If Bickerstaff wants to feel more confident at the defensive end, subbing in Dillon Brooks for MarShon provides more stability on that end of the floor without killing the floor spacing, as Brooks shot around 36 percent on 3-pointers last season, a number that should increase with less of a offensive load to handle and additional playmakers alongside him.
Getting creative with small-ball: Conley, Selden Jr./M. Brooks, Temple, Parsons, Anderson
Now this is where things get a bit crazy (and unlikely to occur). However, if you’re looking for a modern lineup that has the shooting and just enough defense to combat the recent trend of small-ball, this is it. This lineup includes four knockdown shooters around an unorthodox, playmaking wing in Anderson, who at 6’9” with a long wingspan fits the mold for a small-ball center.
This lineup still has three plus defenders on the floor, and provides Anderson with an incredible amount of floor-spacing to initiate the offense. Imagine a similar play to the one below, with Anderson in Tyreke Evans’ position:
Additionally, Parsons and Temple can handle the ball at times, giving Conley and the shooting guard (Selden or Brooks) the ability to run off screens for catch-and-shoot opportunities. The amount of floor-spacing would also provide Conley with plenty of room to navigate his way inside the arc for mid-range jumpers and crafty floaters, keeping the defense honest and stretched to defend all areas of the floor.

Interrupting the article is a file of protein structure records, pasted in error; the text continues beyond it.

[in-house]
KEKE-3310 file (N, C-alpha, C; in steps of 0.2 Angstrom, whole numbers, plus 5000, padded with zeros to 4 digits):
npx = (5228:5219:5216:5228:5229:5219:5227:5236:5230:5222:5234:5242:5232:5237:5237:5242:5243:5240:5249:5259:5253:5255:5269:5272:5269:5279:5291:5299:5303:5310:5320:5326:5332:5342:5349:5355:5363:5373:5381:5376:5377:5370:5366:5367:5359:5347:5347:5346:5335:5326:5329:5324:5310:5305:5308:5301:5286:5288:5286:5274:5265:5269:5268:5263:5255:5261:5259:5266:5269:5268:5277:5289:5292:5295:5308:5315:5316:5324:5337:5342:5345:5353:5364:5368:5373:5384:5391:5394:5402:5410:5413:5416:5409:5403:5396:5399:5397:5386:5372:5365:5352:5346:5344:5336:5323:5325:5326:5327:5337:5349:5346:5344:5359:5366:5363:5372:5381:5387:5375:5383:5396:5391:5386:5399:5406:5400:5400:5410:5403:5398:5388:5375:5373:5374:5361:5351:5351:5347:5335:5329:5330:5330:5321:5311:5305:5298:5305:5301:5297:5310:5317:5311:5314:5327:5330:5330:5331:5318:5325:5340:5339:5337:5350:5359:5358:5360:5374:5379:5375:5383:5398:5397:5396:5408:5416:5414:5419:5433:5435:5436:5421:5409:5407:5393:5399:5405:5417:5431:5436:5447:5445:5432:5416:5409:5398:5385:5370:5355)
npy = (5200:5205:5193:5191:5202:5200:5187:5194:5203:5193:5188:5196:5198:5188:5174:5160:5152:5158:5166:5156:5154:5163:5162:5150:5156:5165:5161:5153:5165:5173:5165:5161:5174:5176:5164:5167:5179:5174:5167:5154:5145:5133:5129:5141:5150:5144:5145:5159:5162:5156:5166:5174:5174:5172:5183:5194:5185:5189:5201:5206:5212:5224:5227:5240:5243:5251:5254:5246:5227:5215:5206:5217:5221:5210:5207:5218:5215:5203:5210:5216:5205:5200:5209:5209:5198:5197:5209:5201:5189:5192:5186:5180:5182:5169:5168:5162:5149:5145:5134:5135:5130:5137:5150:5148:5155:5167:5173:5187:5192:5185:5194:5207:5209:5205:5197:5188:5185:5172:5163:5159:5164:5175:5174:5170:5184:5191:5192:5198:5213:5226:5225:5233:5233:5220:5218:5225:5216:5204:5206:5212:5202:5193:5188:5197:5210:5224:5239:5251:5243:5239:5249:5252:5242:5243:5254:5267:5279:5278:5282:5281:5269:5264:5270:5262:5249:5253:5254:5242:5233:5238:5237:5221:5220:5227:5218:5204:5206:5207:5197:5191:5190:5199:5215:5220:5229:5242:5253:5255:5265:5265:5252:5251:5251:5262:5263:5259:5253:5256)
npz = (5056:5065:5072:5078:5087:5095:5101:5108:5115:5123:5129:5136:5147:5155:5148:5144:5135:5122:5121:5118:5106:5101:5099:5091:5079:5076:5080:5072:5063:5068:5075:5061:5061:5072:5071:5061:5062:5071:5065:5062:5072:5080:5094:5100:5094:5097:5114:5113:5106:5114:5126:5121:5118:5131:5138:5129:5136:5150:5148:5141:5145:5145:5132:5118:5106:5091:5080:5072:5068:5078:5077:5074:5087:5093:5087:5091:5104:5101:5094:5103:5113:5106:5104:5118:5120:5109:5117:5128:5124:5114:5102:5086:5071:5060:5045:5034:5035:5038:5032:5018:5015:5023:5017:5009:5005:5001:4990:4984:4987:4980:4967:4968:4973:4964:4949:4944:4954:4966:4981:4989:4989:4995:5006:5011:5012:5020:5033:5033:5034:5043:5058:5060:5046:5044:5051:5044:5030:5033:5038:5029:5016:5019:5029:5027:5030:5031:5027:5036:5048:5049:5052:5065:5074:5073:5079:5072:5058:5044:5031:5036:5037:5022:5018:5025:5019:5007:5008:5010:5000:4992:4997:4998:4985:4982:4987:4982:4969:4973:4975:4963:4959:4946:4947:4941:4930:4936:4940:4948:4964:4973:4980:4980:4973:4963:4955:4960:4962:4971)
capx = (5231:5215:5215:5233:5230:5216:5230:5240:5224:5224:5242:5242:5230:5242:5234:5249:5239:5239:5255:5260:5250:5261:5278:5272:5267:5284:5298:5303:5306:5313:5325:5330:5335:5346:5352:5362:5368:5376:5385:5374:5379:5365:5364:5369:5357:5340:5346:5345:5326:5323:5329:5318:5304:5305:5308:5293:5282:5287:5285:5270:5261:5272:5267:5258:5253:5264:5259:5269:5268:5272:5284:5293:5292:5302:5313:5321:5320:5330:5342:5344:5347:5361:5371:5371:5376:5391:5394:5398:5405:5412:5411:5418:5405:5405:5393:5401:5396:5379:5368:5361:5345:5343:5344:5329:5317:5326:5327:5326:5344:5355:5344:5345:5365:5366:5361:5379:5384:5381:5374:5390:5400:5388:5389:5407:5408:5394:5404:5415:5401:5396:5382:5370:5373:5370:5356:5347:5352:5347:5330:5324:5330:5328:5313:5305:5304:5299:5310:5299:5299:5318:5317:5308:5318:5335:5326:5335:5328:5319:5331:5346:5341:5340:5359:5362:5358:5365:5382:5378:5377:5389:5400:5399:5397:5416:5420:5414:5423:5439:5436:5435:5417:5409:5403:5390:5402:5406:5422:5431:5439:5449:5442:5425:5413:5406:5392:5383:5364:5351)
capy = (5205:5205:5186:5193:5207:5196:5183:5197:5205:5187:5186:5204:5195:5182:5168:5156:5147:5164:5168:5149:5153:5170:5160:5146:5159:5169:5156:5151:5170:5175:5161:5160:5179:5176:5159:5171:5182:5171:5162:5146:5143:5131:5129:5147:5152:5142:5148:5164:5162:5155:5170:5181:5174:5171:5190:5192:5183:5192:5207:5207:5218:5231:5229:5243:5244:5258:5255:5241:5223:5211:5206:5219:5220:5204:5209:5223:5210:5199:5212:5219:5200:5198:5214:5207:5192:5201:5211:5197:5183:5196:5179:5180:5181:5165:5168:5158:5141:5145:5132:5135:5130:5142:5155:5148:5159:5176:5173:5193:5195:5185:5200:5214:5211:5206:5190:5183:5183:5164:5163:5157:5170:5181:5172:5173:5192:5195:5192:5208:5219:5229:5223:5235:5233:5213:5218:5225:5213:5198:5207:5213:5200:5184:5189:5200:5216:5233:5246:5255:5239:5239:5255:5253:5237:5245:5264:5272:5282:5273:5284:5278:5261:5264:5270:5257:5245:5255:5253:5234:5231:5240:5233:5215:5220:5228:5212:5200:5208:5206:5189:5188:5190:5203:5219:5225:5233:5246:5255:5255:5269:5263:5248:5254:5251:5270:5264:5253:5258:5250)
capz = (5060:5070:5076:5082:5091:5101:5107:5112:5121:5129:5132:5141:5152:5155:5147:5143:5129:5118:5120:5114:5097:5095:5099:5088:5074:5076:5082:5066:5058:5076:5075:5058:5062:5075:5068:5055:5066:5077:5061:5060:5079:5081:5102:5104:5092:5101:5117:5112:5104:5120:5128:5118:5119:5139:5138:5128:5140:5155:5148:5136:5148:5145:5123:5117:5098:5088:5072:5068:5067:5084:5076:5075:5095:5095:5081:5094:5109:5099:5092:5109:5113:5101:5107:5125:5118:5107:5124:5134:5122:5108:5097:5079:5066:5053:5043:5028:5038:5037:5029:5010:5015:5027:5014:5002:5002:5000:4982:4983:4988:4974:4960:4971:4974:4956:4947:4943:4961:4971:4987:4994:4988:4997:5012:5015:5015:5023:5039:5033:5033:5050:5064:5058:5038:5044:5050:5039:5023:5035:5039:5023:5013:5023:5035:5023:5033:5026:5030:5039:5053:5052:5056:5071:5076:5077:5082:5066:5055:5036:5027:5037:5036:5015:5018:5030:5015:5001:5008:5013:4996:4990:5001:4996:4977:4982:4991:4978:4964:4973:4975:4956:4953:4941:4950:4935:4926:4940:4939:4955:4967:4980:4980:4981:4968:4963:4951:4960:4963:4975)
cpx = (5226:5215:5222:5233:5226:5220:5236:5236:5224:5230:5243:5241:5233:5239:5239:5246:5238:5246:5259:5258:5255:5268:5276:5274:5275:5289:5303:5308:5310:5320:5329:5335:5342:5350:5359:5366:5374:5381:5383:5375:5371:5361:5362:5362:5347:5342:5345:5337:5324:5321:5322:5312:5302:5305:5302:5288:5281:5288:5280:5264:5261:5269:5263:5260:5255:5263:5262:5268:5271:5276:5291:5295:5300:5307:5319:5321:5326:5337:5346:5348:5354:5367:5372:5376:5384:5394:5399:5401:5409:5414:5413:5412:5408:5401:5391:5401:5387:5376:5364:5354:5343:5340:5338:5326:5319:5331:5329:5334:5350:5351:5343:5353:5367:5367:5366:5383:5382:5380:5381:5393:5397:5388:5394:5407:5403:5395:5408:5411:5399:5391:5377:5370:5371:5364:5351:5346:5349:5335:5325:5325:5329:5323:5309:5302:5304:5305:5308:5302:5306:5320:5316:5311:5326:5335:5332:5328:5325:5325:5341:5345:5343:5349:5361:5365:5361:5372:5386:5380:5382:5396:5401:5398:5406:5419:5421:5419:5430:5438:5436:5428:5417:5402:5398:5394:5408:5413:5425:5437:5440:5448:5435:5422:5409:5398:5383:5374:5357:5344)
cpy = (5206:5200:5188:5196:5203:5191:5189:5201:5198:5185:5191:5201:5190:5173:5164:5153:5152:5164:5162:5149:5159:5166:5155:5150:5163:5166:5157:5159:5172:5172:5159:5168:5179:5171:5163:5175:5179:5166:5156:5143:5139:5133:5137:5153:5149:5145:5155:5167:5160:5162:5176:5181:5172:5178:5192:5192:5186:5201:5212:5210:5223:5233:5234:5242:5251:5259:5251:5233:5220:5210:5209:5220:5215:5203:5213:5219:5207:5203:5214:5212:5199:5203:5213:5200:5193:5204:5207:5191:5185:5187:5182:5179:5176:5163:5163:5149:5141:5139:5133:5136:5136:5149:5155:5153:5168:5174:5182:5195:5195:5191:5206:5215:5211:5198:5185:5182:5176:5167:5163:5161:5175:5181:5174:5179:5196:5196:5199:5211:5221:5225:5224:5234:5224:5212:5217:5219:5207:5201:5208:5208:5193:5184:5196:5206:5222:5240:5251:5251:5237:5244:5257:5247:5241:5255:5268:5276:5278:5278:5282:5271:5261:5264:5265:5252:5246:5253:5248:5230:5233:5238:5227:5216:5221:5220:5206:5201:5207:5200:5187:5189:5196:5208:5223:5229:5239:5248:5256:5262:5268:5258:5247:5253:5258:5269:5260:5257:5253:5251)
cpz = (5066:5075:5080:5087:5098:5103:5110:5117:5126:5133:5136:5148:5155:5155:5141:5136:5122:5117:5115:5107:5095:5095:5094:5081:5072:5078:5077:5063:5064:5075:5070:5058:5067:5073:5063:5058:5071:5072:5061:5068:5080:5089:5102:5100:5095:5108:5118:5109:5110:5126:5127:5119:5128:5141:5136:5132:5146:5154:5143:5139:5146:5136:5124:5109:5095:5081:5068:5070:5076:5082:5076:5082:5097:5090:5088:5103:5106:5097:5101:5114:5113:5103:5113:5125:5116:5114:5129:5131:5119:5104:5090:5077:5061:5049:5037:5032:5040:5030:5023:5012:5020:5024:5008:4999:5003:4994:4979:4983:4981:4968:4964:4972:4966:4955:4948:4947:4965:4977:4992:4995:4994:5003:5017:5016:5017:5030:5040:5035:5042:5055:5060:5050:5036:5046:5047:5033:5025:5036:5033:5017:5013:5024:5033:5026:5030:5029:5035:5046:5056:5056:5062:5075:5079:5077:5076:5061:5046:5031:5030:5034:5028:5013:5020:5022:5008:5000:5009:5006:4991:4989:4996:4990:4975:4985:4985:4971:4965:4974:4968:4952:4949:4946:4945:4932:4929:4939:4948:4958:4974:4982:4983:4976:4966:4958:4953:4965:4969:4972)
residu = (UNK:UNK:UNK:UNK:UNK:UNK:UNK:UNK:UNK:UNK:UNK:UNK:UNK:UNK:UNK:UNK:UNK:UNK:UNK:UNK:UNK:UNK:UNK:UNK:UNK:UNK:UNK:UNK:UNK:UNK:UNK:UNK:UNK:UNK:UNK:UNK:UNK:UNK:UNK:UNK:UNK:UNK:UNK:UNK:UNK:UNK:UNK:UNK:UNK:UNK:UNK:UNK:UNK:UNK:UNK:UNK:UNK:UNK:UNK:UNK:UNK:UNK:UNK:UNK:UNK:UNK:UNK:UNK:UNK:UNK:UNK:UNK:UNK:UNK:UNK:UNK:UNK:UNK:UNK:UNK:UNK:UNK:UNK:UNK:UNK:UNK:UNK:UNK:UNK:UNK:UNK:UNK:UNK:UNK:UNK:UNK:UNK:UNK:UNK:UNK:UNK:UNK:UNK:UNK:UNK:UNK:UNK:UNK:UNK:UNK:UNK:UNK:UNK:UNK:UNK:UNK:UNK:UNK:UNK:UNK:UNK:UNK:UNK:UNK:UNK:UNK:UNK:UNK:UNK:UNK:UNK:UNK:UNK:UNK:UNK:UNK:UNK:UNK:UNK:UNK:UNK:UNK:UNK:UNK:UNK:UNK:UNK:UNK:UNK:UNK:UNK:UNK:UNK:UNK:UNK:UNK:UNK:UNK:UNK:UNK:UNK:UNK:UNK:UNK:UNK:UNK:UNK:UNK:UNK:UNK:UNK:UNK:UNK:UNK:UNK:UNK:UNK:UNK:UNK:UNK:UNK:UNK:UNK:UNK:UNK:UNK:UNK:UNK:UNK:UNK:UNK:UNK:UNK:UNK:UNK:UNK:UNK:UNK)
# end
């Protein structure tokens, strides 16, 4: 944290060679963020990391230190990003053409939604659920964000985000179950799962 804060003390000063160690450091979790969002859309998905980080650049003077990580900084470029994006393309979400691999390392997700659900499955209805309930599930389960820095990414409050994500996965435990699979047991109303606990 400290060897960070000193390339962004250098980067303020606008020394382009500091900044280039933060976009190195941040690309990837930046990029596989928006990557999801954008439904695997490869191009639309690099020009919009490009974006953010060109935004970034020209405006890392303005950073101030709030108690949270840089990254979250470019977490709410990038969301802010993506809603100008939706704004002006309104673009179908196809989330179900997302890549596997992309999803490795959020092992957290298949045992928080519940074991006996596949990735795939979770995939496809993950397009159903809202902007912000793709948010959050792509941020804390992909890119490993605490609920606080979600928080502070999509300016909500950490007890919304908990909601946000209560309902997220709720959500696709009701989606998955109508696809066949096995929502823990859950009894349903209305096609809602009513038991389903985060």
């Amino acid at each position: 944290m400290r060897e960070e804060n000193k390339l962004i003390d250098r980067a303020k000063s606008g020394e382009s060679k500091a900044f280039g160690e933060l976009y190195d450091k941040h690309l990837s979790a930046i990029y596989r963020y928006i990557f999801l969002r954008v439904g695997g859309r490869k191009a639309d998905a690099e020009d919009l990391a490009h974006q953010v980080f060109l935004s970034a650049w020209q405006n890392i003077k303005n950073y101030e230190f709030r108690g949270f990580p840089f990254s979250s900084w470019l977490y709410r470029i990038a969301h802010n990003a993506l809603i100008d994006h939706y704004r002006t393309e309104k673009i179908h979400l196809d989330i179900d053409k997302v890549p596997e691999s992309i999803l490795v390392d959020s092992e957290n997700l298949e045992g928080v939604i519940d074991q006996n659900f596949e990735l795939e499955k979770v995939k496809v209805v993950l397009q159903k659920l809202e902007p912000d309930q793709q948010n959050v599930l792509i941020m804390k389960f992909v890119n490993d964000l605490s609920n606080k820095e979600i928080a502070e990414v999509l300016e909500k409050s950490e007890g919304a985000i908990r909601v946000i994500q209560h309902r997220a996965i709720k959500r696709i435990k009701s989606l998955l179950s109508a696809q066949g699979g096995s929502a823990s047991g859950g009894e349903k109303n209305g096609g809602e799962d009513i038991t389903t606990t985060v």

In the end, we can play around with potential lineups for hours. While the Grizzlies won’t transform into an offense dependent on 3-pointers overnight, there is a recipe to follow for improving the team’s ability to put points on the board, and it starts with an increase in volume of 3-pointers attempted.
As the Rockets have shown, you don’t have to be elite in 3-point percentage, as a strong number of attempts (in conjunction with a focus on getting to the rim and free throw line) can produce a good offense.
The Grizzlies have the ingredients to increase their number of attempts and floor-spacing, which will only stand to improve the team’s offense as they look to withstand a tough Western Conference and return to the playoffs.
Statistics courtesy of Basketball Reference and NBA.com/stats.
Video courtesy of 3ball.io